# Re: more on delete from join

Date: Tue, 1 Sep 2009 20:57:32 -0400

Message-ID: <M9OdnUk7xvBhXwDXnZ2dnUVZ_vGdnZ2d_at_giganews.com>

"paul c" <toledobythesea_at_oohay.ac> wrote in message
news:ktcnm.43362$PH1.627_at_edtnps82...

*> Mr. Scott wrote:*

*> ...*

*>> An appeal to logic. Affirming the disjunction of two ground atoms,*

*>>*

*>> Pabc OR Qabc*

*>>*

*>> implies that either Pabc is true or Qabc is true or both are true. *

*>> Similarly, denying the conjunction of two ground atoms,*

*>>*

*>> NOT (Pabc AND Rabd),*

*>>*

*>> is equivalent to affirming the disjunction*

*>>*

*>> NOT Pabc OR NOT Rabd*

*>>*

*>> which implies that either Pabc is false or Qabd is false or both are *

*>> false. Either case involves affirming a disjunction, not a conjunction.*

*>> ...*

*>*

*> Yes, it's true that NOT (Pabc AND Rabd) by itself doesn't imply NOT Pabc *

*> AND NOT Rabd. However, "Pab = Rab AND NOT (Pab AND Rab)" does imply the *

*> conjunction NOT Pab AND NOT Rab. In other words, we can retract equal *

*> projections of subsets of Pabc and Rabd if we can interpret a delete *

*> statement in terms of Pab and Rab.*

*>*

I think you're jumping to the conclusion that (a,b) is a key value.

It's also a big leap to assume that Pab means the same thing as Rab.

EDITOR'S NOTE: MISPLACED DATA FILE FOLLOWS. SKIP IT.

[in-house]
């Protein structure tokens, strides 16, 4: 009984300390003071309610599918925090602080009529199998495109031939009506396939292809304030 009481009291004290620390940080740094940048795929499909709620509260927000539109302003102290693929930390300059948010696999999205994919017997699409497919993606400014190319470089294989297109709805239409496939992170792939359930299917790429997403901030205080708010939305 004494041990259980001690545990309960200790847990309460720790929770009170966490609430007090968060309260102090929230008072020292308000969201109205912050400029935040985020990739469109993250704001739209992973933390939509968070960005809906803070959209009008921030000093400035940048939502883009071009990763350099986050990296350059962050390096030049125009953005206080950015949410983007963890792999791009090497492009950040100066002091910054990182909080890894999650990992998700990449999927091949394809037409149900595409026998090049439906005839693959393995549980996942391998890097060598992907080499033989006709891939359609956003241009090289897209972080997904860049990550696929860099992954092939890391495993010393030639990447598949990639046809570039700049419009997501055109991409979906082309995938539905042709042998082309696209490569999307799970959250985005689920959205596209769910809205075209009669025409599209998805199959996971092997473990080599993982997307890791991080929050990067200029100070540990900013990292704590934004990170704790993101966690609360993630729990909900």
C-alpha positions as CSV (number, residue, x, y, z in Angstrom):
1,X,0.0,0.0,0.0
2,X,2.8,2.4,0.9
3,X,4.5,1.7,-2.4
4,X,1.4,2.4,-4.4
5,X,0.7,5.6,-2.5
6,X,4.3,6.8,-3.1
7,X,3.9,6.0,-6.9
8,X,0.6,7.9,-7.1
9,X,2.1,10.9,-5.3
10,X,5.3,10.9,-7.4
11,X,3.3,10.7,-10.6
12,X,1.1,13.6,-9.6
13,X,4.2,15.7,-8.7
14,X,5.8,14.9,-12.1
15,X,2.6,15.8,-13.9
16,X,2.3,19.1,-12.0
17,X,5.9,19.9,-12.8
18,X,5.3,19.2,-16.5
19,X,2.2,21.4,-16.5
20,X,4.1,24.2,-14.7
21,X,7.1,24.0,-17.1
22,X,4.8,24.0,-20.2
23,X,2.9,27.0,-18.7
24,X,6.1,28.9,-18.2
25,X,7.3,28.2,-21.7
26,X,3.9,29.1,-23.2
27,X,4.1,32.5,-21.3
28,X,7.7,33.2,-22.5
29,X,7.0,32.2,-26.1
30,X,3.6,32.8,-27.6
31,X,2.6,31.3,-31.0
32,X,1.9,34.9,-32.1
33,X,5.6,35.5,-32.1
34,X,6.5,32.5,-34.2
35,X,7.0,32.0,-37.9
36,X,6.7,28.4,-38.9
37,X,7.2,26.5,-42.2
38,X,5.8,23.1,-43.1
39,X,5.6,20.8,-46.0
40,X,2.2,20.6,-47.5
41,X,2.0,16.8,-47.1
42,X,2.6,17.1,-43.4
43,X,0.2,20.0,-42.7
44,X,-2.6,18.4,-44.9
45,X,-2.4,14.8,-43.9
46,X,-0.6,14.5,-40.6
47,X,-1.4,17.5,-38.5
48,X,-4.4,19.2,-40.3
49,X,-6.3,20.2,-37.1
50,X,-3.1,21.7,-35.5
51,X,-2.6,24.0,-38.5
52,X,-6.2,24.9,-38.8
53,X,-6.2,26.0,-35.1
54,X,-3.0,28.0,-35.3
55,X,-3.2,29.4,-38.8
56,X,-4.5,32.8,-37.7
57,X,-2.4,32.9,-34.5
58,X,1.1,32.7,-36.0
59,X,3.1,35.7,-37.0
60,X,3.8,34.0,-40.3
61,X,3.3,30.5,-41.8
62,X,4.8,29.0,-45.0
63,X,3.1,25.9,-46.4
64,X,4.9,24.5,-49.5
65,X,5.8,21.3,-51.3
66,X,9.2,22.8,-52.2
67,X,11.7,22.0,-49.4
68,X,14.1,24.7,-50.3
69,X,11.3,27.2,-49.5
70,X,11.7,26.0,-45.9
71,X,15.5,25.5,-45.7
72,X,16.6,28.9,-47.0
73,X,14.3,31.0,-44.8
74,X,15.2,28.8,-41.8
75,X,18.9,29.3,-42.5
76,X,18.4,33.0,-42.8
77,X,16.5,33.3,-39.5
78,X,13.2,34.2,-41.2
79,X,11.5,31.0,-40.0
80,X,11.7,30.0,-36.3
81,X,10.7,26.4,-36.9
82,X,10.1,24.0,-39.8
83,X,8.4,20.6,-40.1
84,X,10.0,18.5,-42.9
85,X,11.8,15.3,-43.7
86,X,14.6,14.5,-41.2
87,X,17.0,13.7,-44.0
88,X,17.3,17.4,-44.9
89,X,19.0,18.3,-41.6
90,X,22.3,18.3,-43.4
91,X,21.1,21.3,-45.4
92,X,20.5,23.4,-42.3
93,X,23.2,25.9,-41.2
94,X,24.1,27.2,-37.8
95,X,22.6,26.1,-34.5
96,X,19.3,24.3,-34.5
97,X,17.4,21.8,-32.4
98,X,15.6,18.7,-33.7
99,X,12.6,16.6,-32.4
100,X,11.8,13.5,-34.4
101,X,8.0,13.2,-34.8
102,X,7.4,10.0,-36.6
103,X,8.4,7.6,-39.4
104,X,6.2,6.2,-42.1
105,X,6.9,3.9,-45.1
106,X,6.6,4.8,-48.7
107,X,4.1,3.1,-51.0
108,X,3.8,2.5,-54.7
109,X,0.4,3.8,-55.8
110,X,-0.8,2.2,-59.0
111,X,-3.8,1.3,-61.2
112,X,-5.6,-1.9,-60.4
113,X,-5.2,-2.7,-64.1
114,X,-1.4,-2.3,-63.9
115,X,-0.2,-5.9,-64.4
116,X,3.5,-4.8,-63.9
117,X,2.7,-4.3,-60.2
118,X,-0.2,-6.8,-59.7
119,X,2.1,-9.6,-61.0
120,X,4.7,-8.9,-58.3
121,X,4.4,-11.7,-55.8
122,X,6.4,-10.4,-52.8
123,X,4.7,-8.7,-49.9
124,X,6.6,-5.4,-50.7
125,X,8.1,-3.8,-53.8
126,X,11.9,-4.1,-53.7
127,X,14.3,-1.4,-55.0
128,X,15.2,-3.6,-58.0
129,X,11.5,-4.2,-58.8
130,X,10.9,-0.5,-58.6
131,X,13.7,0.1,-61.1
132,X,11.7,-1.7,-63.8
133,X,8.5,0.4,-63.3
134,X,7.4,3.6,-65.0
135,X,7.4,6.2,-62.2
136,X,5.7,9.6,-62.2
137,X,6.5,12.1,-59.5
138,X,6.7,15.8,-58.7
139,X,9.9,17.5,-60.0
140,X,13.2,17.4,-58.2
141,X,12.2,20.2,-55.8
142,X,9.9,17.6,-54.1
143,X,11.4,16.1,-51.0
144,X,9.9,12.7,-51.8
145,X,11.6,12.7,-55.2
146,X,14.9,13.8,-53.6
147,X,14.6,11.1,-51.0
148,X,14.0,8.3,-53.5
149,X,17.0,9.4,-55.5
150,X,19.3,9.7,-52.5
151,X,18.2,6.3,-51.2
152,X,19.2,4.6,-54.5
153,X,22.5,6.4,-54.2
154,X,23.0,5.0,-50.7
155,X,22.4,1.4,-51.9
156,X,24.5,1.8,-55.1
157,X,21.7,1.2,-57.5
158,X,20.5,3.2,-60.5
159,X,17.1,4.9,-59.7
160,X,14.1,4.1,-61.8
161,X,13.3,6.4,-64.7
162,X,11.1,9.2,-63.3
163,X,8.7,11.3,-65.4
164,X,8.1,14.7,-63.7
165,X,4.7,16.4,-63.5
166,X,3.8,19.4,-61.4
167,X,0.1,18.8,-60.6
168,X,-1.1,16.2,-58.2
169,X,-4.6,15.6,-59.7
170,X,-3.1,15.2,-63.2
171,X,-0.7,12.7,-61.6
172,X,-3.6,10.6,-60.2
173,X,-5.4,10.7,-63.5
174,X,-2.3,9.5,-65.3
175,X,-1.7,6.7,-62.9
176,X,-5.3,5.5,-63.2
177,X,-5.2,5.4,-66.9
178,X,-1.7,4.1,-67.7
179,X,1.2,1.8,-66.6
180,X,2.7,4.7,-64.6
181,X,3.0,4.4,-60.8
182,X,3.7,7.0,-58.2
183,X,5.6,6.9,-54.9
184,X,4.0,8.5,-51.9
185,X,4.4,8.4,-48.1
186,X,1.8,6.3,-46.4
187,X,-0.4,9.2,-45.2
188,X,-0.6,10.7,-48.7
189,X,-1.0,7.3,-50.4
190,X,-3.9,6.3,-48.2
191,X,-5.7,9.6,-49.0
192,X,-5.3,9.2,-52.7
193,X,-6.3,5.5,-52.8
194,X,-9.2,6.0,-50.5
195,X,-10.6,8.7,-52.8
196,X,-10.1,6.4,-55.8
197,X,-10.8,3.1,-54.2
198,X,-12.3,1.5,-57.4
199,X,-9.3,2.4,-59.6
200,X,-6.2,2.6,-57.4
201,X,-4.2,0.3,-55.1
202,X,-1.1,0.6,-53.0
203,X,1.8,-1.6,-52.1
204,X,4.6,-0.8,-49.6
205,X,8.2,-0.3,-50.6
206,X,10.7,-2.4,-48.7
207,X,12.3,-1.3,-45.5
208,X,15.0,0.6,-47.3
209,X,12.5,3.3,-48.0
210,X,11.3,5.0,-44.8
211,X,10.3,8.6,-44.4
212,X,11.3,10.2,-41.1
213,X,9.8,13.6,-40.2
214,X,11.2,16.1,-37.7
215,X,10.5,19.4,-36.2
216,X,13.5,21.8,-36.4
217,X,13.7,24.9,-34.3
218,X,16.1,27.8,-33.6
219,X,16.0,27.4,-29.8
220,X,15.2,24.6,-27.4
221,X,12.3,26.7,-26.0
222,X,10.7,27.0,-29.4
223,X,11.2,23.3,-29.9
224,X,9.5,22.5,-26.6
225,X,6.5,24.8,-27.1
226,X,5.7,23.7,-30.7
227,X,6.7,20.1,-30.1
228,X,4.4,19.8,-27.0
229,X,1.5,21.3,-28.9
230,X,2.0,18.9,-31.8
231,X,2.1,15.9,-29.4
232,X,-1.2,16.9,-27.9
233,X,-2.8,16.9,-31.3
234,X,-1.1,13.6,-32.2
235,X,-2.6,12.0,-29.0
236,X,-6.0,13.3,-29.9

*>> Now let's apply this logic to relational theory. Let there be tables *

*>> with predicates P, Q and R, a view that is the union of the table with *

*>> predicate P and the table with predicate Q, and a view that is the join *

*>> of the table with predicate P and the table with predicate R. Inserting *

*>> a row (a,b,c) into the union view affirms the disjunction Pabc OR Qabc; *

*>> deleting a row (a,b,c,d) from the join view affirms the disjunction NOT *

*>> Pabc OR NOT Rabd. Both inserts into the union view and deletes from the *

*>> join view affirm disjunctions, and as a consequence, neither inserts into *

*>> the union view nor deletes from the join view have unique results.*

*>>*

*>> I can see the benefit of recording disjunctive information. If it is *

*>> known that A OR B is true, then it should be possible to assert A OR B, *

*>> even if it is not known which is true. I just don't think that an insert *

*>> into a union view is the correct way to do it. A better way would be to *

*>> use three tables, one for facts like 'It is known that A.' one for facts *

*>> like 'It is known that B.' and one for facts like 'It is known that A OR *

*>> B, but not which.'*

*>> ...*

*>*

*> That's a clear, logical and very direct position. Mine is more *

*> complicated, maybe I should try to be more formal about it. *

Received on Tue Sep 01 2009 - 19:57:32 CDT